Every profession, hobby, and passion has its own vocabulary. Those in the know use those terms all the time, but those of us who aren’t part of that crowd may be confused by these new words, and may find them difficult to discuss.
RV enthusiasts are no different. They have a mini-dictionary of terms to describe RVs, camping, and more. While we in the self storage industry don’t need to learn all the lingo, if your facility has RV storage, you should be familiar with the terms here. If you want to learn even more, Changing Gears, a popular RV site has a comprehensive glossary. For now, learn the terms here and you’ll be ready to help your customers.
Camper: An RV that attaches to a truck, either towed or placed partially on top of the vehicle and contains living and sleeping quarters. In the RV world, many call all RVs “campers” colloquially.
Chassis: The framework of an RV or other vehicle, including the body and all mechanical, working parts, but not including the interior.
Class A: An RV in which the driving portion is integral to the cab. This is what most people think of when they hear the term “RV,” a motorhome that looks like a bus.
Class B: An RV in which the driving portion is integral to the cab, but which is significantly smaller than a Class A. These motorhomes look like vans with raised roofs.
Class C: An RV with the front end of a truck integrated with a large motorhome cab.
Folding Trailer: A light trailer built to fold to a smaller size while driving and to a larger size for camping.
Heavy Duty Truck: Large, powerful trucks made for hauling heavy freight. These can pull heavy trailers, and are the sort of cabs you see driving goods across country. They are seldom used for hauling RVs.
Motorhome: Another word for RV, but when used more specifically, refers to the living quarters portion of an RV setup.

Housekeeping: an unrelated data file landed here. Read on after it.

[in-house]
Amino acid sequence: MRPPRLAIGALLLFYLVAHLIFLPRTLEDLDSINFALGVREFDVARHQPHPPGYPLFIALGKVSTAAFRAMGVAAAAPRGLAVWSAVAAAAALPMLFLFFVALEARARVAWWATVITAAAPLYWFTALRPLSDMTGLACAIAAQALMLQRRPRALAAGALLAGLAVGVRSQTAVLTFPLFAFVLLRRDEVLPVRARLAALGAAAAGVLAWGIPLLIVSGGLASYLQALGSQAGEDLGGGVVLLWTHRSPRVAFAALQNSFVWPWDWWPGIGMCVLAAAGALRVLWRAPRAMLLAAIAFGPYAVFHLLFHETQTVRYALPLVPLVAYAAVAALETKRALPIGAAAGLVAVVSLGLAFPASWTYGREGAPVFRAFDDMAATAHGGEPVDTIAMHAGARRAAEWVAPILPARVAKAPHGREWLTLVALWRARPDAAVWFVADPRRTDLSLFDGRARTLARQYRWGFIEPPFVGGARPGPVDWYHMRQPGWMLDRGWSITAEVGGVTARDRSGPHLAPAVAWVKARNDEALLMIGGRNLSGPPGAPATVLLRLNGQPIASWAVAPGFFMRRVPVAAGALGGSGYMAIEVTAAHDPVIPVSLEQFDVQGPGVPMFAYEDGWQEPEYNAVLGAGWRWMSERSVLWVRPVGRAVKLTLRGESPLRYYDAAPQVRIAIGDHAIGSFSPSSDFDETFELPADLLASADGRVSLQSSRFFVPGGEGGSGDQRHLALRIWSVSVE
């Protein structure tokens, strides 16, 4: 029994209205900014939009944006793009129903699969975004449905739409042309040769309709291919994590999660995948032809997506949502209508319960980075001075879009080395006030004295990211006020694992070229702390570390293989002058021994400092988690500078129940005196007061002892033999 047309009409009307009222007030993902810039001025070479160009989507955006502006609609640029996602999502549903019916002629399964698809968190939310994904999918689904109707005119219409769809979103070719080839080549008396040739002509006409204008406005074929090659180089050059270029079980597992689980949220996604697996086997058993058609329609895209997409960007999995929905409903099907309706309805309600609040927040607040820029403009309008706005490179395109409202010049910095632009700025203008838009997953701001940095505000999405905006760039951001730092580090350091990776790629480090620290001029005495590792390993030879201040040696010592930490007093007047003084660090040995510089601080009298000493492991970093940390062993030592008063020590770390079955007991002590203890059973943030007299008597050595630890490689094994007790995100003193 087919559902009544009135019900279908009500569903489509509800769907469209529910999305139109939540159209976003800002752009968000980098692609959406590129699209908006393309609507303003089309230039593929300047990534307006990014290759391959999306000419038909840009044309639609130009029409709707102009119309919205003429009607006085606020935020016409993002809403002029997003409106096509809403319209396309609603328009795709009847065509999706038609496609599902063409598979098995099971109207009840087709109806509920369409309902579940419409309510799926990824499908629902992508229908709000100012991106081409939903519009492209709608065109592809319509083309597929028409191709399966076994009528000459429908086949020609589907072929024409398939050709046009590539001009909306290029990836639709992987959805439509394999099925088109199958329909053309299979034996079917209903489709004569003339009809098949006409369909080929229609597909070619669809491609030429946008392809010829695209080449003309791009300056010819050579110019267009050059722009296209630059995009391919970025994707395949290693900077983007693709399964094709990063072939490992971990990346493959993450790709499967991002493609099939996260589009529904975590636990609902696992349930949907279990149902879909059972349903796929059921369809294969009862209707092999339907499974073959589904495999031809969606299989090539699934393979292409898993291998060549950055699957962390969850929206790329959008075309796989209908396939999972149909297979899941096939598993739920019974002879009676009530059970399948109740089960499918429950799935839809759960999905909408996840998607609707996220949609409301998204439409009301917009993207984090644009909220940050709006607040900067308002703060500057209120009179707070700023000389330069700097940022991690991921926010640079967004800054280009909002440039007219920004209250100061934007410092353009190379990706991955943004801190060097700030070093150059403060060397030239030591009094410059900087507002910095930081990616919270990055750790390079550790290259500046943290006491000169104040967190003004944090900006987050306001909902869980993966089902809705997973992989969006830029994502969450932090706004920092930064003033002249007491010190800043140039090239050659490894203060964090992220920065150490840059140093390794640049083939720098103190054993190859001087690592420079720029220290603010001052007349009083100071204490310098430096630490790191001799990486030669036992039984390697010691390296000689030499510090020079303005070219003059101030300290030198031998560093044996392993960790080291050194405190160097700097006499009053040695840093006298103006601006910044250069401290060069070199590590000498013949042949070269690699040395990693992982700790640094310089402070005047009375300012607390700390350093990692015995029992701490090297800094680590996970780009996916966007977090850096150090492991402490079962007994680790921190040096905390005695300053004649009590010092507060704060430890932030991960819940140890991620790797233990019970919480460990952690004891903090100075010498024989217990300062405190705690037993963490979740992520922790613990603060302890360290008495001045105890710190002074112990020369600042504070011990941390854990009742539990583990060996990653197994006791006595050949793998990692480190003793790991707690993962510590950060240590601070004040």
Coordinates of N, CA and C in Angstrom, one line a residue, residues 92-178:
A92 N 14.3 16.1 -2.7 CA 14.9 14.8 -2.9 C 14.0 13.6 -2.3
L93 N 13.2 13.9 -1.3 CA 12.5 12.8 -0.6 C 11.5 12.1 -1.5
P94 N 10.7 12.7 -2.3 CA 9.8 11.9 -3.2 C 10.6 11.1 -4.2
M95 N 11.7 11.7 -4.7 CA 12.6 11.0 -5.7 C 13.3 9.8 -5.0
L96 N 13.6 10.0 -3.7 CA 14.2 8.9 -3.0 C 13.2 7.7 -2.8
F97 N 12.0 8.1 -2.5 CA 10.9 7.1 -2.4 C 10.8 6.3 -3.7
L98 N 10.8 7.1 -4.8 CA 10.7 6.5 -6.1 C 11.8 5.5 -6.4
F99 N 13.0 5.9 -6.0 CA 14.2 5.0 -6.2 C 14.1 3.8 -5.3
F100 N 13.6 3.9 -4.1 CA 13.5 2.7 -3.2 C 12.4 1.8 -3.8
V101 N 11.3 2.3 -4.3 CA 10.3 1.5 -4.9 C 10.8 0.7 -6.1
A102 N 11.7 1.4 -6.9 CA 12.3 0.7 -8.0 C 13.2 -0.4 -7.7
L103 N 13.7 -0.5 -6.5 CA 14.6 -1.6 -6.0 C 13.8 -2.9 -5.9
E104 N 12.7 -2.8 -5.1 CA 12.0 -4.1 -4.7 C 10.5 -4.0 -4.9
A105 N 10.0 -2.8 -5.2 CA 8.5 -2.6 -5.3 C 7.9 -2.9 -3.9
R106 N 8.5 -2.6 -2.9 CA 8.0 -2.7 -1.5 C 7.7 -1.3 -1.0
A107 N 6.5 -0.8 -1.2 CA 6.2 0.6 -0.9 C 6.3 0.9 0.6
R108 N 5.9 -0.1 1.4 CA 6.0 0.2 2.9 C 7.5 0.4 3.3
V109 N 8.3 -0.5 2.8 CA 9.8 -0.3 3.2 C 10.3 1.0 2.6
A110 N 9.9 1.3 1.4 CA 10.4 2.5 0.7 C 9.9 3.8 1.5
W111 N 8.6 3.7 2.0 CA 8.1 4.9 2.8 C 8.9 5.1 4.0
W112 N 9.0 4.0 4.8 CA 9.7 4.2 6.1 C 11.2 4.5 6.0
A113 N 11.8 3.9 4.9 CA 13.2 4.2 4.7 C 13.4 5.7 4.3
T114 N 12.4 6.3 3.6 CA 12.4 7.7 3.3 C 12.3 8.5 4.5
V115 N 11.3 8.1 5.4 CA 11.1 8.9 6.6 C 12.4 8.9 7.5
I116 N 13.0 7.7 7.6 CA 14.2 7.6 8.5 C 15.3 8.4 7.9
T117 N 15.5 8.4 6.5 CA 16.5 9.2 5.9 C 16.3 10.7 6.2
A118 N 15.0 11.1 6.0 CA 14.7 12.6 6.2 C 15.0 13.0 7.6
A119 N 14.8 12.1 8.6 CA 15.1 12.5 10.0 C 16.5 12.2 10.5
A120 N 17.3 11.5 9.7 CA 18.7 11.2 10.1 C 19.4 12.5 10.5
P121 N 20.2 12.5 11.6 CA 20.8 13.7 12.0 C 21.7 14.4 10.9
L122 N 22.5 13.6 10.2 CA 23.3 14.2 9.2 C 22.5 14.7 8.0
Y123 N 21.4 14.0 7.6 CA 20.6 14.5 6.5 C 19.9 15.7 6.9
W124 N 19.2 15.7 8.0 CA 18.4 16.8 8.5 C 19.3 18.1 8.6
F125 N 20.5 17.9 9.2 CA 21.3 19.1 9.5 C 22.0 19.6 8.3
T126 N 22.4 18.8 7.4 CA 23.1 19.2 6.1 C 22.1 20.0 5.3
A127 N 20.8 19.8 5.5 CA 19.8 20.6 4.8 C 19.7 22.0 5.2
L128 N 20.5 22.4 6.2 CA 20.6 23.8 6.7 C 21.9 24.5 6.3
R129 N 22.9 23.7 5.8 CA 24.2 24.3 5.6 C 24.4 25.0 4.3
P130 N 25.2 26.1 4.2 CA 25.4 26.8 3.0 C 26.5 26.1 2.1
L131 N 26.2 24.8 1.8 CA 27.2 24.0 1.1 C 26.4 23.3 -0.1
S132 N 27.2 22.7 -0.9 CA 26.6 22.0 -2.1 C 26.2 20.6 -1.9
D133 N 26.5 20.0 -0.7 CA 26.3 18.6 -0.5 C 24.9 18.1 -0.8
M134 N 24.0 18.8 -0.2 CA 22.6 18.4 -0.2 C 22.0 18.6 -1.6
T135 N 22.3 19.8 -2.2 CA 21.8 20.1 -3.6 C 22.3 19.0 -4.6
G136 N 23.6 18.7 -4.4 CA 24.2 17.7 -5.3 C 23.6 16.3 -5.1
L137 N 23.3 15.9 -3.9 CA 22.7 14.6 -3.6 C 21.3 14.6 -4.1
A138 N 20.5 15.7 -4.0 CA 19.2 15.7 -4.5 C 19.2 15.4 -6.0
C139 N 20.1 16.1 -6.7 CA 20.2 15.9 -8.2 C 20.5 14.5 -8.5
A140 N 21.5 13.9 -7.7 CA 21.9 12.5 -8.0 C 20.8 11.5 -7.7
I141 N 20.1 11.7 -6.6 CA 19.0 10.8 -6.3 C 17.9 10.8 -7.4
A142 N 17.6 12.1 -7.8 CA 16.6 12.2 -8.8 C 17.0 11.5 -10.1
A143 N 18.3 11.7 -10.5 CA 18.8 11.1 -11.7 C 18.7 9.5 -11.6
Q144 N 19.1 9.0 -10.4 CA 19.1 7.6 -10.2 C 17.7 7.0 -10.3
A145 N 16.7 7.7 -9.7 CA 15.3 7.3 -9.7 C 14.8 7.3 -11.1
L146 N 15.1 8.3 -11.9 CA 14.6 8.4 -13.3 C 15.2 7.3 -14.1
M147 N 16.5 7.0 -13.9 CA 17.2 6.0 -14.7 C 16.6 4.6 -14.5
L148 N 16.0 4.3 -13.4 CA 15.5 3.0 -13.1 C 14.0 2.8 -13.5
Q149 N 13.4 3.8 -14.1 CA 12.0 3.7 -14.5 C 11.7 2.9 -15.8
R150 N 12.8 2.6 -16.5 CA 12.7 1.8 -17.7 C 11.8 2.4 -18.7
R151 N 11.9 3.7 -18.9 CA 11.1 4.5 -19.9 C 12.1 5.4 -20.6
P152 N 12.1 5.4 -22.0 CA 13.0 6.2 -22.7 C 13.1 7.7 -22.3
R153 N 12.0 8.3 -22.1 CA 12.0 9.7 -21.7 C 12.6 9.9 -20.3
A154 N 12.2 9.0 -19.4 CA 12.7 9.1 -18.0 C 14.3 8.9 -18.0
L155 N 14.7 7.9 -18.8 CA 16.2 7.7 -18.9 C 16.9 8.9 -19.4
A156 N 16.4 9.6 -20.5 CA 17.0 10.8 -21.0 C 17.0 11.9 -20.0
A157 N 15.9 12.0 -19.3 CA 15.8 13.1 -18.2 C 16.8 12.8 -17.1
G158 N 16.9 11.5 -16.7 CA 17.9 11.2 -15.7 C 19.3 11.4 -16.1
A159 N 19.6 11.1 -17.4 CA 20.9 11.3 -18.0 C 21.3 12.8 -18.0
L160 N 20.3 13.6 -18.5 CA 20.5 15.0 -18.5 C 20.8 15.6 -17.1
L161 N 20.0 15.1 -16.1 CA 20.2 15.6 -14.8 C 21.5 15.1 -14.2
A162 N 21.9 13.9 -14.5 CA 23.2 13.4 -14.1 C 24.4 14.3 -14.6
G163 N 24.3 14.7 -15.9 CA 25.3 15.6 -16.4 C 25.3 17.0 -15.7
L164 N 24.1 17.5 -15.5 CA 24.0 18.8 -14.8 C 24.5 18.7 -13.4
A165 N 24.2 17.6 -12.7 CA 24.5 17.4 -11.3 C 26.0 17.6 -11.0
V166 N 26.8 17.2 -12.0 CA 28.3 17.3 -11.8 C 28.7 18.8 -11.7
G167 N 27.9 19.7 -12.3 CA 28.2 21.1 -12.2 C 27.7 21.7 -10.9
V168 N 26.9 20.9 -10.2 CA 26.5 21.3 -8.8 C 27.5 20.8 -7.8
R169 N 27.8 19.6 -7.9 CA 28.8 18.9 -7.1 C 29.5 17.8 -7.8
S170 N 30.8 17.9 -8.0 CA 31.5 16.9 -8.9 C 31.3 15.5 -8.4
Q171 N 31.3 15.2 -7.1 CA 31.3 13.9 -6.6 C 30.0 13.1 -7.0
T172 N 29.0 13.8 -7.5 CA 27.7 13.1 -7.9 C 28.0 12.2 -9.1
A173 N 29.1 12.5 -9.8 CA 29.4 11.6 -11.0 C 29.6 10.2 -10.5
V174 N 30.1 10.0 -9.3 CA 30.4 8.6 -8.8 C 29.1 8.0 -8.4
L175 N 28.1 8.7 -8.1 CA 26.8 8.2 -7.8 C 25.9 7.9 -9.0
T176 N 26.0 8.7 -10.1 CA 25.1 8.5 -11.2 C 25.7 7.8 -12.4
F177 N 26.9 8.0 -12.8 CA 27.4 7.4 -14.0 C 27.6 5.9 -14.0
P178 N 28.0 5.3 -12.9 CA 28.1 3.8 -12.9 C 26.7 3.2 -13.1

Park Model: Some RVs can function for a time in a camping spot with no electricity or hookups, but this type of trailer requires hookups to work. A trailer without batteries or tanks.
Pusher: An RV with a rear engine.
Recreational Vehicle: This is what RV stands for. A trailer built for traveling and use as living space.
Rig: A slang term for any RV.
Travel Trailer: A trailer designed to be towed behind a truck, used as living and sleeping quarters.
Truck Camper: Living and sleeping compartment that attaches to a truck by sliding into the truck bed and attached to the frame. Can stand on folding legs when in storage.
Wide-body: An RV with a width of 8 feet or more, usually 8’4” or 8’6”.
Amp: An unit of electricity, also called an ampere. For electrical hookup at campsites, RVs have different amp ratings of 20, 30, or 50.
Black Tank: A somewhat euphemistic term for an RV’s sewage tank. Your self storage facility may have a dump station for septic waste.
Black Water: The sewage in the black tank.
Full Hookup: The term for an RV campsite with all necessary hookups: electric, water, and sewage.
Holding Tank: A general terms for the tanks in an RV, including freshwater and black water tanks.
Stinky Slinky: A sewage hose that hooks the black tank to a dump station.
Curb Weight: The weight of an RV, or the trailer portion if separate, as it includes full tanks, including freshwater and fuel, plus full propane bottles, and all standard equipment. It does not include passengers or their possessions.
Dry Weight: The weight of an RV, or the trailer portion if separate, with standard equipment, but all tanks empty.
GVW: This is the weight of an RV when on the road, and includes the passengers and their belongings, full tanks, standard equipment, and optional equipment.
Leveling Jack: A heavy-duty device allows an RV owner to make his or her RV level when camping or storing the motorhome.
NCC: The amount of weight the RV can handle beyond the curb weight. Short for Net Carrying Capacity, this weight number lets figure out how much passenger and cargo weight your RV can carry.
Stabilizing Jack: A jack made for bearing an RV’s weight and keeping the balance stable.
Tongue Jack: This sort of jack is built into the frames of travel trailers and acts as a combined stabilizing and leveling jack.
Now, when your RV customers mention the type of trailer they have, you’ll have an idea of what size storage unit or parking space it needs. When they ask about hookups, you’ll know whether your storage facility has them or not. And if talk about leveling their vehicles, you’ll know what sort of jacks they mean to use. Knowing the lingo of a group can endear you to its members, and if you show that you understand, RV customers are more likely to rent from your storage facility.